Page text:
The current answer is - trying not to be old.
The current mainstream and approved idea of old age is that it ought to be a time of sport, travel, socialising and sex - the greatest compliment to pay an old person is that they seem (look, behave) younger than they actually are.
Thanks to technology and prosperity, old people do indeed - on average and especially at peak - seem younger than their chronological age would suggest - and celebration and assertion of this fact emphasises there is no doubt that being old has no function.
Biologically, of course, senescence (getting old) has indeed no function (at least, not for the individual) - it is merely an accumulation of damage, with a progressive increase in degenerative pathologies, and an increased probability of death.
Socially, old age has no function; since the elderly are less socially-useful than younger people.
Therefore, so far as mainstream secular society is concerned - old age is wholly a bad thing, except insofar as its effects can be compensated, hidden or delayed.
Yet the guilty secret of The West is that it is the oldest society in the history of the world.
So, from a spiritual and Christian perspective; what ought to be the function of old age? Well, CG Jung was on the right lines when he said that the last quarter of the archetypal lifespan (of approximately threescore years and ten) was a time for spiritual matters. In an ultimate sense this is so - ageing brings a kind of enforced simplification of the problem of living - as the errors and evasions of younger life becomes less and less viable.
Young people are wrapped-up in their desires or wrapped-up in The World - they are focused on pleasures and distractions.
Age is a simplification of the problem of living, a distillation towards its essence - even the mental changes of age.
Of course, in this corrupt and inverted culture - the facts and duties of age are resisted with extraordinary stubbornness: at resent, old people are no more spiritual than the young, and indeed perhaps less so. There has been a massive abandonment of the proper function and spiritual responsibilities of ageing.
As always, we must consider the matter in terms of each individual person's destiny, and the purpose that we gain important experiences and learn important lessons: the harshness of lives may be (as I say, in some individuals) harsh lessons in life.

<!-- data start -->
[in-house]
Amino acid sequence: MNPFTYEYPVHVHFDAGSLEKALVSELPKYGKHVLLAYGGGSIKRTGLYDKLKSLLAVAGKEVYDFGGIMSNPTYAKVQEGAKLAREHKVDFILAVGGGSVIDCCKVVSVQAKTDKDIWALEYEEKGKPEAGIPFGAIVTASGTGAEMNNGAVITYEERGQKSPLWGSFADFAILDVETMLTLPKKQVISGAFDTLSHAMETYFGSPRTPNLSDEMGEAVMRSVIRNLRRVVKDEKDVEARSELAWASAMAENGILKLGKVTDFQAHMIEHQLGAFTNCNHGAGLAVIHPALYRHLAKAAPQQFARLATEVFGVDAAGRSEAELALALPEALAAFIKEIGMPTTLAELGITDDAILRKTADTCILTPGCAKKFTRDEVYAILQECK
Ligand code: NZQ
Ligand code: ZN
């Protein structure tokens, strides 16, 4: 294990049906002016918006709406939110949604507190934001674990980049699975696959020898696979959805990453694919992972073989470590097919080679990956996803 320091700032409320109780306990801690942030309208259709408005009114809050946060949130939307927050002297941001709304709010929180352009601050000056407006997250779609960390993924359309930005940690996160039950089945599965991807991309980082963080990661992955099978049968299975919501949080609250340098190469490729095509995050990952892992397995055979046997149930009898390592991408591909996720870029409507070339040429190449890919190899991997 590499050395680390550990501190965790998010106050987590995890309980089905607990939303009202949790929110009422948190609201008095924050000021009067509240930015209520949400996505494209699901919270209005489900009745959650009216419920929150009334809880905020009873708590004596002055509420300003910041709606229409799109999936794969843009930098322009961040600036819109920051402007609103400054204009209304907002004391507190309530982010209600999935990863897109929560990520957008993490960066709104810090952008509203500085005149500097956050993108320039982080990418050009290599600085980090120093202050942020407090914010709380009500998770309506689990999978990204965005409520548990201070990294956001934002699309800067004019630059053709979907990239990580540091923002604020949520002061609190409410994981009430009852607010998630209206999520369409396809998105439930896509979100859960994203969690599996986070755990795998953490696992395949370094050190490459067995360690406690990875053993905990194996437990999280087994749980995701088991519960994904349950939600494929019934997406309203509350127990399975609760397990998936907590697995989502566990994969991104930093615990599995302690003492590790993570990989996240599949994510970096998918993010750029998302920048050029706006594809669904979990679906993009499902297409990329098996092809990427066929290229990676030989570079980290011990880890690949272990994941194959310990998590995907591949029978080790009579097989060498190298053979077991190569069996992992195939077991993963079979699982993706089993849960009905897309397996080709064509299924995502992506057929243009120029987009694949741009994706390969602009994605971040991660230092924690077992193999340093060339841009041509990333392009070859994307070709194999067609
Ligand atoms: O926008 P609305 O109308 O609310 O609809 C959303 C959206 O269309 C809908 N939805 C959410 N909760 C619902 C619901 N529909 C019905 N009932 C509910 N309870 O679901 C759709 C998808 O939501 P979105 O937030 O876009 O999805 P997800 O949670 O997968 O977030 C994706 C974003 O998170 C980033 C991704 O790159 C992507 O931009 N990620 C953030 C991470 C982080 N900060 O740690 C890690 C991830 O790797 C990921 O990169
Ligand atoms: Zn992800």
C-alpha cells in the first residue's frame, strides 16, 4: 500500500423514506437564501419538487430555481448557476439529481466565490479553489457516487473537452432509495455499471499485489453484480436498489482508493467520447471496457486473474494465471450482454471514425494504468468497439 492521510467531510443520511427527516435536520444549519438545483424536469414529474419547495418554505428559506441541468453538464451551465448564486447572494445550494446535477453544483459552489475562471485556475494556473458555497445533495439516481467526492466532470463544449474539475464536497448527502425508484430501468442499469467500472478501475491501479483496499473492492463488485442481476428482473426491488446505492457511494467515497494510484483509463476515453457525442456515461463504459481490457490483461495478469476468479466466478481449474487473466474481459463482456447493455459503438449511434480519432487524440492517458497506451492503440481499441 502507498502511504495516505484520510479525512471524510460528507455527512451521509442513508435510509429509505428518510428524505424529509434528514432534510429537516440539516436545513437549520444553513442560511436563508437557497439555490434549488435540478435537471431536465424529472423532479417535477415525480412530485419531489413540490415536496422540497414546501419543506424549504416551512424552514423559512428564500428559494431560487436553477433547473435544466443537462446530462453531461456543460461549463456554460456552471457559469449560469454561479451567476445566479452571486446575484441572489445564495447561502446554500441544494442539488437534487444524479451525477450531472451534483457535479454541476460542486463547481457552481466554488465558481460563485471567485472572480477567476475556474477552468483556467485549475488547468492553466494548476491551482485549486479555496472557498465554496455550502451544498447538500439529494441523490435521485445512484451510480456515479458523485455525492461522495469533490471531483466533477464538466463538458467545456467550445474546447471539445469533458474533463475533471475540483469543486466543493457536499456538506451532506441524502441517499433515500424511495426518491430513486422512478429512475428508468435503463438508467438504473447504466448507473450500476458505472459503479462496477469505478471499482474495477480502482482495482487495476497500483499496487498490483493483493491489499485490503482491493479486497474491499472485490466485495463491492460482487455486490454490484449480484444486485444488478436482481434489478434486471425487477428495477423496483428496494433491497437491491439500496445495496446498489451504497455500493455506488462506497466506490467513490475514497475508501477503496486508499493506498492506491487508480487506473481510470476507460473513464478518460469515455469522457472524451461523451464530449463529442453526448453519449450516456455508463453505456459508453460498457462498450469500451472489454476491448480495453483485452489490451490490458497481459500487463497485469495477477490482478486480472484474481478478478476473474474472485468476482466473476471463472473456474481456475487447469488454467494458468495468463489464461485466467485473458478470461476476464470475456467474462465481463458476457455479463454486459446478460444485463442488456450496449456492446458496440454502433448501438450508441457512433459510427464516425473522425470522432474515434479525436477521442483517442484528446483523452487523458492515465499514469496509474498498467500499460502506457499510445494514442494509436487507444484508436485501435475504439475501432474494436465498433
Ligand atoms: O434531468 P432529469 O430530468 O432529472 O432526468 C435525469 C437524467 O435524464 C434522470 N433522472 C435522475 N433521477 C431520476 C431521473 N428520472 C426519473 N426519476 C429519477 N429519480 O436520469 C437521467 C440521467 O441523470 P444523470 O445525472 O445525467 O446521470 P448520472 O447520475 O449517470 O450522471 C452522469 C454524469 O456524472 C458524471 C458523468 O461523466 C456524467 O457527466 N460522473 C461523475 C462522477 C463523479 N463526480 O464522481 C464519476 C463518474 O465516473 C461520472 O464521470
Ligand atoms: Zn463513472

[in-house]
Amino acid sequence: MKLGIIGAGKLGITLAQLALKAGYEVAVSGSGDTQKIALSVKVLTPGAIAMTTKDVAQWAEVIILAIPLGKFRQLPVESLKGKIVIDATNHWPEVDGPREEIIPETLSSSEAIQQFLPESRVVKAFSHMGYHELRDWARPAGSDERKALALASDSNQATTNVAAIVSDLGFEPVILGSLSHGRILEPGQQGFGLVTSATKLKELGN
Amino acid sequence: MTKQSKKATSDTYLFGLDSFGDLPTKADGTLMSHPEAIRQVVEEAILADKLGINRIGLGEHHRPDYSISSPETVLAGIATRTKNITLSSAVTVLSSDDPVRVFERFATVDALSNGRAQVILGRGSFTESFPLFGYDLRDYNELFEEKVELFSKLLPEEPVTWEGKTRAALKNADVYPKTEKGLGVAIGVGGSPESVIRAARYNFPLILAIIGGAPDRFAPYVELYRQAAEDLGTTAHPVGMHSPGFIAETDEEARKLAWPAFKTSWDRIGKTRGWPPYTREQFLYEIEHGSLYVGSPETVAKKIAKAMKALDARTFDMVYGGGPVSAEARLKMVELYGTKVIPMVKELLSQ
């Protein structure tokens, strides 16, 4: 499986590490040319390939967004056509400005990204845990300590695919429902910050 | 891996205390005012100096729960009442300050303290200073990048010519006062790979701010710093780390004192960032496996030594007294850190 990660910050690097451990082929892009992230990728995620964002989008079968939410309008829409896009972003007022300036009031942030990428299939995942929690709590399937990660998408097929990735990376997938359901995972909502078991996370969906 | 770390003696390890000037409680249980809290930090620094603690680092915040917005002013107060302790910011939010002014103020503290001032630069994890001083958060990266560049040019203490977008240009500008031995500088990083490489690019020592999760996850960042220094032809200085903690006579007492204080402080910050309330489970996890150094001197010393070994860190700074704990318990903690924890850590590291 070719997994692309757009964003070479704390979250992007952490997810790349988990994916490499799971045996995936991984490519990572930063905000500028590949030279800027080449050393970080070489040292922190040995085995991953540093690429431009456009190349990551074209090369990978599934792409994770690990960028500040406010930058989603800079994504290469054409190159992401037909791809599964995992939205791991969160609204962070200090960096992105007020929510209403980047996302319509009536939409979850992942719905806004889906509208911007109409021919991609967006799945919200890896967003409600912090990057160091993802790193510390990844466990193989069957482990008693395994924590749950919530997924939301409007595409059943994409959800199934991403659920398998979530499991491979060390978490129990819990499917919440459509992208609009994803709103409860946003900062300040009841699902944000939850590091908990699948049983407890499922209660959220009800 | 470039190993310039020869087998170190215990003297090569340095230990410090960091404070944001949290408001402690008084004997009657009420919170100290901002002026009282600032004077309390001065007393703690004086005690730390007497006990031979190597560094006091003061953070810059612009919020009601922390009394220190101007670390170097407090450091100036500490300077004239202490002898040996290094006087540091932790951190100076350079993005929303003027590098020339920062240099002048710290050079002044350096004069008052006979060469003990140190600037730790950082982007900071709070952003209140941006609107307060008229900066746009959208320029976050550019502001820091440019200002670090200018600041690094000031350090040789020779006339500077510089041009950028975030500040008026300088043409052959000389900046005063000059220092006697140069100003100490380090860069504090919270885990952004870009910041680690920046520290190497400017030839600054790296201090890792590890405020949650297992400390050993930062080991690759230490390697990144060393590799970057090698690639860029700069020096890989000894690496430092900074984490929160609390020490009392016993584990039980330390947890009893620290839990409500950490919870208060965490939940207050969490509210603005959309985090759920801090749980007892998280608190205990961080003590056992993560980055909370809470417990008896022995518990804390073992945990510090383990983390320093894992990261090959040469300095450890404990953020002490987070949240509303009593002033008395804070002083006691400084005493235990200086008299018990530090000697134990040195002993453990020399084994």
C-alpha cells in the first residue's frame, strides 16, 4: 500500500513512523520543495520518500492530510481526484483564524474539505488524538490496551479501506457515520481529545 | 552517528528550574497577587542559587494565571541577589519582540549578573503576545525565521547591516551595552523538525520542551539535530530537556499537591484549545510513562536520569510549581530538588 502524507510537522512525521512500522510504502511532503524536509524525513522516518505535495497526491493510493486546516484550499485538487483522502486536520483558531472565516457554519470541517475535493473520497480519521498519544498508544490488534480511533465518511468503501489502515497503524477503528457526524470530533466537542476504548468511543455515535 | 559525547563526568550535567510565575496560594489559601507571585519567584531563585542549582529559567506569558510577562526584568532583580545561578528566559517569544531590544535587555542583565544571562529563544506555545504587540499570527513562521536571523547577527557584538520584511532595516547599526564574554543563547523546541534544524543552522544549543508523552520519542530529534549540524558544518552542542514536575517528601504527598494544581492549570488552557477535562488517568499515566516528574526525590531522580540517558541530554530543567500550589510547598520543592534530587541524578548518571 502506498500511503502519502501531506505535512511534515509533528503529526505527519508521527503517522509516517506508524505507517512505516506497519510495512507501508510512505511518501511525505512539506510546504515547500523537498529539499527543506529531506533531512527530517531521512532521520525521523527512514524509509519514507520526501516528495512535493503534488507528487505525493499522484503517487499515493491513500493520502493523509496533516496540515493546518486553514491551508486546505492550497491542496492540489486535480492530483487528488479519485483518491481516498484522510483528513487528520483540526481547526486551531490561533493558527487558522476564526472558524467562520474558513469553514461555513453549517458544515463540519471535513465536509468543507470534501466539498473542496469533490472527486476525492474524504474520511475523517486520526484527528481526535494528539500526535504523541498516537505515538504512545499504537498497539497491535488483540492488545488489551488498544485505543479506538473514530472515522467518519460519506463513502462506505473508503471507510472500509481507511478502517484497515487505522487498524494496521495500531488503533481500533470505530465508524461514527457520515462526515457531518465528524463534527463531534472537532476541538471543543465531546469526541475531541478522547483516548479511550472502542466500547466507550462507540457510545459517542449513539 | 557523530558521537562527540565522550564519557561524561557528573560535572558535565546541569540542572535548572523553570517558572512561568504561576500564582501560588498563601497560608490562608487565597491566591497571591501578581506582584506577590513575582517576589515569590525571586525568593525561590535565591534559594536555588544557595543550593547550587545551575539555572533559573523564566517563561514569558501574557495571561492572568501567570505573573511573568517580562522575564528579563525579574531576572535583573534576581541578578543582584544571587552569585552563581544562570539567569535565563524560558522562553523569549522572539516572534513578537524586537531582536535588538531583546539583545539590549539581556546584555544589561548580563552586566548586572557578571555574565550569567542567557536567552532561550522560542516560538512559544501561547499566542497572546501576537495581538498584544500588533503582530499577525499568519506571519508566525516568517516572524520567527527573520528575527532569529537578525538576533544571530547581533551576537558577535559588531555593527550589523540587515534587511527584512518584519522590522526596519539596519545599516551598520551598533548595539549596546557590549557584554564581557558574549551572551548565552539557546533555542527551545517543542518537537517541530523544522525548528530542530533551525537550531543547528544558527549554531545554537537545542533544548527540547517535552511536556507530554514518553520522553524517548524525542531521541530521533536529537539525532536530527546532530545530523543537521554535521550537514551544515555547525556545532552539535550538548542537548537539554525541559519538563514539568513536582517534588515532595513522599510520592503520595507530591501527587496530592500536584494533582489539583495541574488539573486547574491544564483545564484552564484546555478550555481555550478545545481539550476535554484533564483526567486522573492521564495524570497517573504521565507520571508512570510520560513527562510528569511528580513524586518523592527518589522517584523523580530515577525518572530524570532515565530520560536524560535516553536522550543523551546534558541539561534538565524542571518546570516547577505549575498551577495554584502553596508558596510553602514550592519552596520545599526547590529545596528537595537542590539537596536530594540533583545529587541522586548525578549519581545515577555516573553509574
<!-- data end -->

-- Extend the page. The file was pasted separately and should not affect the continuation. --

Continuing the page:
For example; Mental decline with age may be a harsh lesson in inner priorities - a stripping away of capacities, that may be trying to teach the sufferer what is ultimately important, and what is not. Such lessons are needed now more than ever before, since so many people have led entire lives of the most extreme superficiality, evasion, worldliness, materialism and spiritual-denial,
All humans are free agents - and we must assume (since God is Good, our Heavenly parent/s, and has created this world for our progression towards divinity) that this is retained - inwardly, and to a sufficient degree - in everyone. In general we cannot understand the reason why things happen-to other people - but we should Not assume that things happen Only because of bad luck or for purely biologically-determined reasons.
In ourselves, and in those we know or love, we can (if we ask in the right spirit) know the workings of destiny at an individual level; we may sometimes know what is intended. From this perspective, the purpose of ageing is often clear enough.
The fact that the purpose is routinely unacknowledged and denied is a tragedy of our petty and trivial, and increasingly damnation-seeking, civilisation and society.
Old Age is therefore a barometer; a society's qualitative understanding-of and attitude-towards old age is a litmus test of its deep spiritual and religious health.
Unless or until we can learn the meaning and purpose of Old Age - not only in general terms but also but in each specific person we love; and in particular our-own-selves - we are indeed lost, adrift, self-damned,